Briefly, your eyes wander to those of the child, meeting her gaze for just an instant. Is it because of her? Because of your promise to this girl? This is... the first time that you will fight to protect someone on a personal level. Is that why you’re feeling such pathetic emotions right now? These detestable feelings of anxiety and hesitation... is she the source of them?
A sudden image of a girl being assaulted flashes across your eyes, assailed viciously by a figure of a similarly sized frame, blood spraying out from her body as sharp claws mercilessly tear across her waist. You wince, shaking your head as you try to clear the image from your mind, narrowing your eyes. You feel a tug on your clothes, and look down to see the child, looking concerned.
“Are you okay?” she asks in a small voice.
“...I’m fine,” you say is a rasp of a voice, turning your attention forward. “Let’s keep going. You don’t need to be afraid. You’ll be safe.”
She nods, but doesn’t release her grip on your sleeve while you start forward, following closely at your side as you walk deeper into the forest. The sun continues to set over the mountains to the west, and it’s gradually growing darker and darker, though the sky hasn’t plunged into total darkness yet. Your body stiffens, however, as you hear the rustling of grass not matching your own footsteps. You stop, keenly focusing your ears. The rustling continues, and grows louder. You turn your head toward it, your fingers instinctively curling in, as though you were brandishing claws.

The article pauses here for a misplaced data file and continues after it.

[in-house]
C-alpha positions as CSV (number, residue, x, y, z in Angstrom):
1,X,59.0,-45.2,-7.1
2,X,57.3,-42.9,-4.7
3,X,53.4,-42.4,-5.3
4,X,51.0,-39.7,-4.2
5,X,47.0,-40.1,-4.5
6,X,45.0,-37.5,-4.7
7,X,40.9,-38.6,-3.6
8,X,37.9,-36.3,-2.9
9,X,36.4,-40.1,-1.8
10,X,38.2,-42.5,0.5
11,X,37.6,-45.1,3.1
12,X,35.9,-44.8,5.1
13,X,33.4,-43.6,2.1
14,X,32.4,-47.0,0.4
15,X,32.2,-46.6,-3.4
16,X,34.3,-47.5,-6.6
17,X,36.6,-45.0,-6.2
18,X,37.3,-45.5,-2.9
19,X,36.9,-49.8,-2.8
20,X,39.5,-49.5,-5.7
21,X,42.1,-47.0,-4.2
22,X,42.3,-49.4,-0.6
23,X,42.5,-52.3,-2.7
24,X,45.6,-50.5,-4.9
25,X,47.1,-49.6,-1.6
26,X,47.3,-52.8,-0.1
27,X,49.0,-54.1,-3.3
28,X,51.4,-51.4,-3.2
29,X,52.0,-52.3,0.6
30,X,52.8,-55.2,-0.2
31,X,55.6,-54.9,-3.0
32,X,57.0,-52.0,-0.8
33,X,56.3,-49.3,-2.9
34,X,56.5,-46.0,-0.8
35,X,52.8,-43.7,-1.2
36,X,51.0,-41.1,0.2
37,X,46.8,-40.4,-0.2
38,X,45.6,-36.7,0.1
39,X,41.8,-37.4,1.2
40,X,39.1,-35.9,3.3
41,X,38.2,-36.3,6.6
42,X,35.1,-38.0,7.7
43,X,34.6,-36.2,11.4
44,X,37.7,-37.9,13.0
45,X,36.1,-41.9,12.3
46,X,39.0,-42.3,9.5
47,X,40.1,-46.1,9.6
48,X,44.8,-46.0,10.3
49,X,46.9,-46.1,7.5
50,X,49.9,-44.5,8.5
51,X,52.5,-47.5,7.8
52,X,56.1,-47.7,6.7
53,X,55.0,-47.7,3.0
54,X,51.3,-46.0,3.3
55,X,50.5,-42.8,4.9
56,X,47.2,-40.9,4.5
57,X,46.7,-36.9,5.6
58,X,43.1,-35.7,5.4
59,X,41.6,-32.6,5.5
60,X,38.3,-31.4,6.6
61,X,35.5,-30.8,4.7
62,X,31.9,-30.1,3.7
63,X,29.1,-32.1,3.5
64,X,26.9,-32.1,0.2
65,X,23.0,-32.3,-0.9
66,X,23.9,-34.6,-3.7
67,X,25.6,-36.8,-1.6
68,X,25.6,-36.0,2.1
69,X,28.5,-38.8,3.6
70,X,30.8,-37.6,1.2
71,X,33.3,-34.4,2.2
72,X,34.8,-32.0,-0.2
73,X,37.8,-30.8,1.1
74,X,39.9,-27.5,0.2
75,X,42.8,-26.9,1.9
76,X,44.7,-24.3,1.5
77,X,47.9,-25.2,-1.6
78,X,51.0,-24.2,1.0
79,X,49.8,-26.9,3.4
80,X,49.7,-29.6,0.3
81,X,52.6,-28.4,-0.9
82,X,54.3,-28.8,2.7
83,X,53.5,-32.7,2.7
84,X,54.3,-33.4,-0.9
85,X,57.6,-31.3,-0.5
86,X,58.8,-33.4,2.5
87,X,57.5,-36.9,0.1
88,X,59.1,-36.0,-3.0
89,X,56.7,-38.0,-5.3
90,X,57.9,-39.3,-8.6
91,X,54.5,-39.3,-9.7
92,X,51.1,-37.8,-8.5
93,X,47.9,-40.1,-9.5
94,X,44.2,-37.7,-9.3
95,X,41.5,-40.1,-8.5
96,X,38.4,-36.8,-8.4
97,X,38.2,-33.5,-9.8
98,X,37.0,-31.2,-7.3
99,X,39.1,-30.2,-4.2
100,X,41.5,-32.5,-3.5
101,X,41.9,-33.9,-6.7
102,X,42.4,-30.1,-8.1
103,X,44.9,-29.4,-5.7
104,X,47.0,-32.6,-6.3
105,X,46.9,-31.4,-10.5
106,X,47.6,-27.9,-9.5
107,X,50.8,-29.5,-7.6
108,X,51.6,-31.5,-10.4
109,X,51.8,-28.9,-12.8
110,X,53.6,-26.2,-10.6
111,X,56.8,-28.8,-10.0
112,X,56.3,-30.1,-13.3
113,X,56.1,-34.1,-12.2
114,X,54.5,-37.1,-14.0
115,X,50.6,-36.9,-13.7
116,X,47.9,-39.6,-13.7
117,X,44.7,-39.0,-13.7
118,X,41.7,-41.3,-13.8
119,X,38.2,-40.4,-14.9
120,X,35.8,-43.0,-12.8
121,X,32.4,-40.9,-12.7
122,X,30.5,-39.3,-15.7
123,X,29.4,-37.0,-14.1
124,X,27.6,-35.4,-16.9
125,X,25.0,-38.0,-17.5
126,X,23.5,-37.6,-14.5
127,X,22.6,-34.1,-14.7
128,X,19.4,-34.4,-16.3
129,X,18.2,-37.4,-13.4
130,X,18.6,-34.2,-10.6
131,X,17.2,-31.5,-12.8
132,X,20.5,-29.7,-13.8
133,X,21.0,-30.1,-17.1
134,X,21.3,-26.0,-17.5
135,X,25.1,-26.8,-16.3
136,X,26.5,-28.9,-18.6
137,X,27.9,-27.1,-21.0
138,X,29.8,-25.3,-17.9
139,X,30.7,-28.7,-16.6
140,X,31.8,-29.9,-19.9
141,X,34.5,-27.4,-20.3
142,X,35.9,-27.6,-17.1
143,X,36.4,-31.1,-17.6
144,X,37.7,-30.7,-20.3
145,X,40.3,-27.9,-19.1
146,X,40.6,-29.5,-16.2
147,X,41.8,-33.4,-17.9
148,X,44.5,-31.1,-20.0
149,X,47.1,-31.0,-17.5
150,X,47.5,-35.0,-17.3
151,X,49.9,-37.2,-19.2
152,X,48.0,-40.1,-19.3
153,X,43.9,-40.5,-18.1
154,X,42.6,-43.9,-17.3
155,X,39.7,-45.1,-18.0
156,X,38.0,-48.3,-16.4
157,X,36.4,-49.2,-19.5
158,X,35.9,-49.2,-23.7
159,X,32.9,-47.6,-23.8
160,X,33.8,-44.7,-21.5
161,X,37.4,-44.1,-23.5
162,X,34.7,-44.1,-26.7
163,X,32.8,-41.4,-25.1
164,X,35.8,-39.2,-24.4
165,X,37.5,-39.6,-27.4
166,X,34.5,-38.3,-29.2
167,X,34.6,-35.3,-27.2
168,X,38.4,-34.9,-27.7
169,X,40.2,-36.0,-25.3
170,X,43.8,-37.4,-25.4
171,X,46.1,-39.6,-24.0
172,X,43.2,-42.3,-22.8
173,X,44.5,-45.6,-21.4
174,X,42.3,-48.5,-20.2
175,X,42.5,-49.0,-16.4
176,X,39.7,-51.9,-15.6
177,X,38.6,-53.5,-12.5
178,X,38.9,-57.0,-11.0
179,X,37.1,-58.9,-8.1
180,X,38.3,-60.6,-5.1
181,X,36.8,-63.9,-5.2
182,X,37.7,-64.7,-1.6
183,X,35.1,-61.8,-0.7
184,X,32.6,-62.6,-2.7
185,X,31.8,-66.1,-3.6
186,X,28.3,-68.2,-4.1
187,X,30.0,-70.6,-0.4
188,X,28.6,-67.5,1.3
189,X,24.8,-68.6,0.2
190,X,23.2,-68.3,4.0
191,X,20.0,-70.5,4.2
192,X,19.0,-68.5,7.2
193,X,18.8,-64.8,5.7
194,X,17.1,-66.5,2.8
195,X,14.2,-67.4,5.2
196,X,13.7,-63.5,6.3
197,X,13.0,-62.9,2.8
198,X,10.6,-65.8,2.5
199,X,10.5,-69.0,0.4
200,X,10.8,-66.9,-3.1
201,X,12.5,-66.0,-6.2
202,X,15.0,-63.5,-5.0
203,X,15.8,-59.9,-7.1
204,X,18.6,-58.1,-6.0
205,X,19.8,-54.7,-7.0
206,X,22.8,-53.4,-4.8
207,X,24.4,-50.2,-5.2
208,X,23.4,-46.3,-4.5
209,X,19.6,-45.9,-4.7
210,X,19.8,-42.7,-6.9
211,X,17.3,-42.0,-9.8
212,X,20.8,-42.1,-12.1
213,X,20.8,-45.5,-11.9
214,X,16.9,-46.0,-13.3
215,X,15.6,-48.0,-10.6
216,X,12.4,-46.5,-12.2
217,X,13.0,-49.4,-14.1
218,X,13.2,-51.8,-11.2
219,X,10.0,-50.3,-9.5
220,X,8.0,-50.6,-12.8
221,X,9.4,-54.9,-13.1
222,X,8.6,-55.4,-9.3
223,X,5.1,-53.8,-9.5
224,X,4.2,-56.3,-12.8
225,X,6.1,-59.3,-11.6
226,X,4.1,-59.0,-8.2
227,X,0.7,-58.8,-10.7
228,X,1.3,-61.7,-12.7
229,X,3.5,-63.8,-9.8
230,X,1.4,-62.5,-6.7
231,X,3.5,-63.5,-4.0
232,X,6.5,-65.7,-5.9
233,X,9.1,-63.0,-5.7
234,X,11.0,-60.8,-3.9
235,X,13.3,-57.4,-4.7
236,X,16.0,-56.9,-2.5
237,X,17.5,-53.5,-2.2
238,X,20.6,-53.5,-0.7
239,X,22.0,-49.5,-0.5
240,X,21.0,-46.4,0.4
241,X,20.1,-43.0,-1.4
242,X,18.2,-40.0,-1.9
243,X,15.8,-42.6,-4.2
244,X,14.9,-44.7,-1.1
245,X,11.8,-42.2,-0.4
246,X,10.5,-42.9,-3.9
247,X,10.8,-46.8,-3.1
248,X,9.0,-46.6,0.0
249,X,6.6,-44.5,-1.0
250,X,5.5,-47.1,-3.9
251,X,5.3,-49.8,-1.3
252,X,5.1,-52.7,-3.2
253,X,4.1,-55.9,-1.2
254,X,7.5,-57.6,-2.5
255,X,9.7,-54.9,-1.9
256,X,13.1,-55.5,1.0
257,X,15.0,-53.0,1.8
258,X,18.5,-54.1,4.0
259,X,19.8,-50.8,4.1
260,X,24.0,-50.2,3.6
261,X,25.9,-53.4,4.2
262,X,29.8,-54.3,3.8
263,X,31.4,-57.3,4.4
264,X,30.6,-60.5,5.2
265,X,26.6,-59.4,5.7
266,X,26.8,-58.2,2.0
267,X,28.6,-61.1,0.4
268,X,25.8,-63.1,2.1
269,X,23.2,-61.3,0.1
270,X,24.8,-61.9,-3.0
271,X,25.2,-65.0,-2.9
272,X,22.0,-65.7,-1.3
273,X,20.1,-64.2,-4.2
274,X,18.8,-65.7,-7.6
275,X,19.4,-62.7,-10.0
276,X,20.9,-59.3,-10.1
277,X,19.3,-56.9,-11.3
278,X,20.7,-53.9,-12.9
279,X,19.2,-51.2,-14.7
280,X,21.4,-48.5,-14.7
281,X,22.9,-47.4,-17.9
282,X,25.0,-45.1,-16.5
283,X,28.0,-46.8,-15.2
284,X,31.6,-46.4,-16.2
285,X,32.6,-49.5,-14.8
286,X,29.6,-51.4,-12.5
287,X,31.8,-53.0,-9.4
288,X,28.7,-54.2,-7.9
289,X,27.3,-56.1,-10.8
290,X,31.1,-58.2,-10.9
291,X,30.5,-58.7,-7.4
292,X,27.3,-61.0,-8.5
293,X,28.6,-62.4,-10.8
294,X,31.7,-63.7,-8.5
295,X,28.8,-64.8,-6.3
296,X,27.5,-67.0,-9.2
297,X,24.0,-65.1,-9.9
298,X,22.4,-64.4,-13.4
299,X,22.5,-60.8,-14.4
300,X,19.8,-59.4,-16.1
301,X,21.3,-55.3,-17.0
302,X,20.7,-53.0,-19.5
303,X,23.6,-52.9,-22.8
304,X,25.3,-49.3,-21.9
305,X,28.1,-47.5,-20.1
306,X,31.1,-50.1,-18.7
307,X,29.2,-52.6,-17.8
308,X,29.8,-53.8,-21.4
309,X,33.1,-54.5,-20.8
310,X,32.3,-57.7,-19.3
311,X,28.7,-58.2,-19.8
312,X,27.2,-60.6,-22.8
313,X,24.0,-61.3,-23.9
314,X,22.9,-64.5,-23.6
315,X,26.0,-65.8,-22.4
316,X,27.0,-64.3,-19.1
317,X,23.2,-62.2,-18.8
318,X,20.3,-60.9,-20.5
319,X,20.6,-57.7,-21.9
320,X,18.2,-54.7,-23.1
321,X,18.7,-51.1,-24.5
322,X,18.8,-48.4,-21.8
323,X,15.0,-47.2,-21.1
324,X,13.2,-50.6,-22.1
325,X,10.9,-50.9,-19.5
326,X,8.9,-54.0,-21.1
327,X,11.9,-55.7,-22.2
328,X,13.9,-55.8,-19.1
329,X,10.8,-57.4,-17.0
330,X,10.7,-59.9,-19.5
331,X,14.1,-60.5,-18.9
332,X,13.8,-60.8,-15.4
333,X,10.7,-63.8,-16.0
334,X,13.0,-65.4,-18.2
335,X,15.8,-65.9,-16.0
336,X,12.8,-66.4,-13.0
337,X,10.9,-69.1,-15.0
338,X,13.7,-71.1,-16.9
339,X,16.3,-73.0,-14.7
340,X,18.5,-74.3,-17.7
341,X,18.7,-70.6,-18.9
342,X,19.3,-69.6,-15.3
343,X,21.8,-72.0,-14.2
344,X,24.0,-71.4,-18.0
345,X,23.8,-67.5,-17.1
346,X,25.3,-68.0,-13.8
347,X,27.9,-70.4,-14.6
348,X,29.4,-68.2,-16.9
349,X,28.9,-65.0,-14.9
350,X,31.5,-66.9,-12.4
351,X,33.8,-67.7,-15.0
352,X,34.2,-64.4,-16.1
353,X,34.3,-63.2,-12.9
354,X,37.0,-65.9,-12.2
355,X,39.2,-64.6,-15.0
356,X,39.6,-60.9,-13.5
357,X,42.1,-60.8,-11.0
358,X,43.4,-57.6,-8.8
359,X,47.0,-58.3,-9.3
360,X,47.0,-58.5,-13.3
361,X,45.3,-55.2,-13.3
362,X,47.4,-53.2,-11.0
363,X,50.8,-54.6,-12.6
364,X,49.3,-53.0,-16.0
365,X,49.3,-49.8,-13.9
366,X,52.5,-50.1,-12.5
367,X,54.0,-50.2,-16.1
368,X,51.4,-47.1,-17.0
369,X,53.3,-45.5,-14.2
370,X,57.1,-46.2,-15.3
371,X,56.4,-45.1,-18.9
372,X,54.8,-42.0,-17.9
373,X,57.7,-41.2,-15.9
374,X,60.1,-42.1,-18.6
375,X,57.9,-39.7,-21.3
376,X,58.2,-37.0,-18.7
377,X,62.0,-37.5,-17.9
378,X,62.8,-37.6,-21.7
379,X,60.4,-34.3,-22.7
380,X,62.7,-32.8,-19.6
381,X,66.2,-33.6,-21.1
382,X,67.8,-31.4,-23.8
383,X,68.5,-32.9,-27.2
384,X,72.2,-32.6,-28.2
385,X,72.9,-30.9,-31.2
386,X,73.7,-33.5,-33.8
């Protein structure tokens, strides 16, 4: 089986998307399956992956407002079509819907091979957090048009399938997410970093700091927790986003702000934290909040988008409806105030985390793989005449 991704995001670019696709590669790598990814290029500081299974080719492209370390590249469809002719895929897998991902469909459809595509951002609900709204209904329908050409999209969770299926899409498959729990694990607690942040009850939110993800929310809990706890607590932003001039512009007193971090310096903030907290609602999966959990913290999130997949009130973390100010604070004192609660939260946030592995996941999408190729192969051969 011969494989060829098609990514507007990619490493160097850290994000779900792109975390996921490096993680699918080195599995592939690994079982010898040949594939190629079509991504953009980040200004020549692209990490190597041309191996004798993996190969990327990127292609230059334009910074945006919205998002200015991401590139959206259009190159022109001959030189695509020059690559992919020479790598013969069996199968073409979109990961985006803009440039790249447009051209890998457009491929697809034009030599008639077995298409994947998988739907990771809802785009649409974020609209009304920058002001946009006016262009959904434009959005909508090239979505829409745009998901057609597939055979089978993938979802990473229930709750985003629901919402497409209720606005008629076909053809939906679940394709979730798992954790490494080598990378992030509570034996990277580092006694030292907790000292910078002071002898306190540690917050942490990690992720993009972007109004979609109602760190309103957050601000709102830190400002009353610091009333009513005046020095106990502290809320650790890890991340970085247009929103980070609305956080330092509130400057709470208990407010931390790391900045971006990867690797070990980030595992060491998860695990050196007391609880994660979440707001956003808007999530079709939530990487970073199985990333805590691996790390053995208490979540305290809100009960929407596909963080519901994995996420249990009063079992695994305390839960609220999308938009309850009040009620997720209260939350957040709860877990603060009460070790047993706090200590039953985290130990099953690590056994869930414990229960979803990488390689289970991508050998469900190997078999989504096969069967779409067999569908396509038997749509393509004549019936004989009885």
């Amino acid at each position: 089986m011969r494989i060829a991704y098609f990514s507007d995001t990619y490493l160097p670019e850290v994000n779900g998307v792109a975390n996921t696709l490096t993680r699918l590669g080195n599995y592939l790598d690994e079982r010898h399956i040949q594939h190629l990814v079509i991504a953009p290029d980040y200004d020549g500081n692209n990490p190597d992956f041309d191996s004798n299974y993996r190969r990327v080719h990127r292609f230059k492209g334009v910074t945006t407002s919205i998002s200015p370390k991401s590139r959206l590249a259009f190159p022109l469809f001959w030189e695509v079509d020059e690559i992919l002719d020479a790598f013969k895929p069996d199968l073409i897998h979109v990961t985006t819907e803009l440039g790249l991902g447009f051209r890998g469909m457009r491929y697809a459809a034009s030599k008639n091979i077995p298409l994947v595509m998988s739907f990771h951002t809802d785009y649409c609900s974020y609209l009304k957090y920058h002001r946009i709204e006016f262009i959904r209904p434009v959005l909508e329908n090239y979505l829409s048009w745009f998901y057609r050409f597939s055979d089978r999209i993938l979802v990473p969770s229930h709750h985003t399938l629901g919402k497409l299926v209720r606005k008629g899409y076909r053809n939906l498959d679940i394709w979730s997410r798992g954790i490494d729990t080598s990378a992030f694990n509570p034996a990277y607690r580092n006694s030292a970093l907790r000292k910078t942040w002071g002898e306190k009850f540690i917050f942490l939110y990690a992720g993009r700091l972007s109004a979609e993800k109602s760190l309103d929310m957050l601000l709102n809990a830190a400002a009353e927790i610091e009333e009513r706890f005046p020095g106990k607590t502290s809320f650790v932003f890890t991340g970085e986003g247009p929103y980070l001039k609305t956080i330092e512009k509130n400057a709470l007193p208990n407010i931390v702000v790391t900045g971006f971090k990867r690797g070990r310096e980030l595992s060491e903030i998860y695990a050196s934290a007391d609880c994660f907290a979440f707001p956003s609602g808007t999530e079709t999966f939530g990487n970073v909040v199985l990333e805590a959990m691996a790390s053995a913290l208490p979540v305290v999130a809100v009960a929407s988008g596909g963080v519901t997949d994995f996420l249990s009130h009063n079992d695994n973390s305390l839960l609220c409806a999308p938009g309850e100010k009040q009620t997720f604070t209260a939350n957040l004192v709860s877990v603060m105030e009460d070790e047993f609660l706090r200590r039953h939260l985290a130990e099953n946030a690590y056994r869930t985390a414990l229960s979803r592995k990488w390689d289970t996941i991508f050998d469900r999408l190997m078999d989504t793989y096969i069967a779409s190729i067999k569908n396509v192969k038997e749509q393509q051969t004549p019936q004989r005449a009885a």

“...Really, following me all the way out here.”
Your body relaxes. It’s a familiar voice. Of course it would be, since it belongs to the woman you’ve been living with for close to a month now. Kiyone makes her entrance from behind a gathering of trees, running a hand through her hair as she approaches you and her child. The latter, relieved to see her mother, lets go of your sleeve, running forward with a cry of happiness. The woman accepts the girl with open arms, lifting her up and carrying her.
“Didn’t I tell you to watch him?” she says in a stern voice, wagging a finger in front of her daughter’s face while carrying her on one arm.
“Um, um...” the girl stammers, cringing.
“I made her come with me,” you step forward to say. “That girl has no responsibility.”